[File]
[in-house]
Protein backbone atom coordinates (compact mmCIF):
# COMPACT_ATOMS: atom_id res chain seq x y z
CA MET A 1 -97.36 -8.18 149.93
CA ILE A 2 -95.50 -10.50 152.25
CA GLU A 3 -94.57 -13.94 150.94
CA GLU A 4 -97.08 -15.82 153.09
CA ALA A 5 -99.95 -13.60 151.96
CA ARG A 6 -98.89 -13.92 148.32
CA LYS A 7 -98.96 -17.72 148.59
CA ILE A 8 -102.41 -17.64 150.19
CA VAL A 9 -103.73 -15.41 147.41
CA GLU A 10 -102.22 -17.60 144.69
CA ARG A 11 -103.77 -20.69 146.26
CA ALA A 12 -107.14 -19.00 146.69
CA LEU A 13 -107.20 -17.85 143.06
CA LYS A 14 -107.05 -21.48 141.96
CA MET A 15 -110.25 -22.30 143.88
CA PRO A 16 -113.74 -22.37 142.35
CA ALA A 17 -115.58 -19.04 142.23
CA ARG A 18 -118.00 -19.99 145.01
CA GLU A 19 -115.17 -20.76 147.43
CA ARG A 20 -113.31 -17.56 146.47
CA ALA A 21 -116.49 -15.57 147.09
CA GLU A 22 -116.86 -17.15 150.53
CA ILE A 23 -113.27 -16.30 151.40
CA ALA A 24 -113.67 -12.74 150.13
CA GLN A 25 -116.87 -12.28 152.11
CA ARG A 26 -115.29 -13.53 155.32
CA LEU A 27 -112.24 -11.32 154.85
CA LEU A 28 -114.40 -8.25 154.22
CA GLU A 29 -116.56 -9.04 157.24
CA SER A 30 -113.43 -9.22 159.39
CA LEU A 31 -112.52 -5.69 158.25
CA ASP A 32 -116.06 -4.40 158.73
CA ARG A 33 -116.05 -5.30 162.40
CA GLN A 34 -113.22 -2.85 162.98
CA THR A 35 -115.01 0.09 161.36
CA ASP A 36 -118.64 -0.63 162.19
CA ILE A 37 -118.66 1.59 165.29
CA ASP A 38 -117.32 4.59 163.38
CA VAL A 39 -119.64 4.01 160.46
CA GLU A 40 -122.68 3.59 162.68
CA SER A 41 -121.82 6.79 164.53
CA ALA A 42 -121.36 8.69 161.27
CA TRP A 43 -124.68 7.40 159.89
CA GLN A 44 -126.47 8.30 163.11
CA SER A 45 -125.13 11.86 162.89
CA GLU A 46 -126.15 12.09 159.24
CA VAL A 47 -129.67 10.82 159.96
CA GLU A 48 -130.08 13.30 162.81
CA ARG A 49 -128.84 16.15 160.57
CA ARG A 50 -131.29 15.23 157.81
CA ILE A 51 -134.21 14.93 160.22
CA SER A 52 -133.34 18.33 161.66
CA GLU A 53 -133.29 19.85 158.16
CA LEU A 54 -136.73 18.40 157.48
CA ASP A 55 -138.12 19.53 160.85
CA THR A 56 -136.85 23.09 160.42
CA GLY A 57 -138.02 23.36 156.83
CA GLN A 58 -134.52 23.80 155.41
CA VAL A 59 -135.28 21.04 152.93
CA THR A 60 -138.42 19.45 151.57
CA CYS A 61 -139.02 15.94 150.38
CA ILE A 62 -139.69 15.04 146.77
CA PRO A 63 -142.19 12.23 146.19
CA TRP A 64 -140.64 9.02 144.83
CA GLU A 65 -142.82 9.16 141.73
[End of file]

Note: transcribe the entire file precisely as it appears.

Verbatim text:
[in-house]
Protein backbone atom coordinates (compact mmCIF):
# COMPACT_ATOMS: atom_id res chain seq x y z
CA MET A 1 -97.36 -8.18 149.93
CA ILE A 2 -95.50 -10.50 152.25
CA GLU A 3 -94.57 -13.94 150.94
CA GLU A 4 -97.08 -15.82 153.09
CA ALA A 5 -99.95 -13.60 151.96
CA ARG A 6 -98.89 -13.92 148.32
CA LYS A 7 -98.96 -17.72 148.59
CA ILE A 8 -102.41 -17.64 150.19
CA VAL A 9 -103.73 -15.41 147.41
CA GLU A 10 -102.22 -17.60 144.69
CA ARG A 11 -103.77 -20.69 146.26
CA ALA A 12 -107.14 -19.00 146.69
CA LEU A 13 -107.20 -17.85 143.06
CA LYS A 14 -107.05 -21.48 141.96
CA MET A 15 -110.25 -22.30 143.88
CA PRO A 16 -113.74 -22.37 142.35
CA ALA A 17 -115.58 -19.04 142.23
CA ARG A 18 -118.00 -19.99 145.01
CA GLU A 19 -115.17 -20.76 147.43
CA ARG A 20 -113.31 -17.56 146.47
CA ALA A 21 -116.49 -15.57 147.09
CA GLU A 22 -116.86 -17.15 150.53
CA ILE A 23 -113.27 -16.30 151.40
CA ALA A 24 -113.67 -12.74 150.13
CA GLN A 25 -116.87 -12.28 152.11
CA ARG A 26 -115.29 -13.53 155.32
CA LEU A 27 -112.24 -11.32 154.85
CA LEU A 28 -114.40 -8.25 154.22
CA GLU A 29 -116.56 -9.04 157.24
CA SER A 30 -113.43 -9.22 159.39
CA LEU A 31 -112.52 -5.69 158.25
CA ASP A 32 -116.06 -4.40 158.73
CA ARG A 33 -116.05 -5.30 162.40
CA GLN A 34 -113.22 -2.85 162.98
CA THR A 35 -115.01 0.09 161.36
CA ASP A 36 -118.64 -0.63 162.19
CA ILE A 37 -118.66 1.59 165.29
CA ASP A 38 -117.32 4.59 163.38
CA VAL A 39 -119.64 4.01 160.46
CA GLU A 40 -122.68 3.59 162.68
CA SER A 41 -121.82 6.79 164.53
CA ALA A 42 -121.36 8.69 161.27
CA TRP A 43 -124.68 7.40 159.89
CA GLN A 44 -126.47 8.30 163.11
CA SER A 45 -125.13 11.86 162.89
CA GLU A 46 -126.15 12.09 159.24
CA VAL A 47 -129.67 10.82 159.96
CA GLU A 48 -130.08 13.30 162.81
CA ARG A 49 -128.84 16.15 160.57
CA ARG A 50 -131.29 15.23 157.81
CA ILE A 51 -134.21 14.93 160.22
CA SER A 52 -133.34 18.33 161.66
CA GLU A 53 -133.29 19.85 158.16
CA LEU A 54 -136.73 18.40 157.48
CA ASP A 55 -138.12 19.53 160.85
CA THR A 56 -136.85 23.09 160.42
CA GLY A 57 -138.02 23.36 156.83
CA GLN A 58 -134.52 23.80 155.41
CA VAL A 59 -135.28 21.04 152.93
CA THR A 60 -138.42 19.45 151.57
CA CYS A 61 -139.02 15.94 150.38
CA ILE A 62 -139.69 15.04 146.77
CA PRO A 63 -142.19 12.23 146.19
CA TRP A 64 -140.64 9.02 144.83
CA GLU A 65 -142.82 9.16 141.73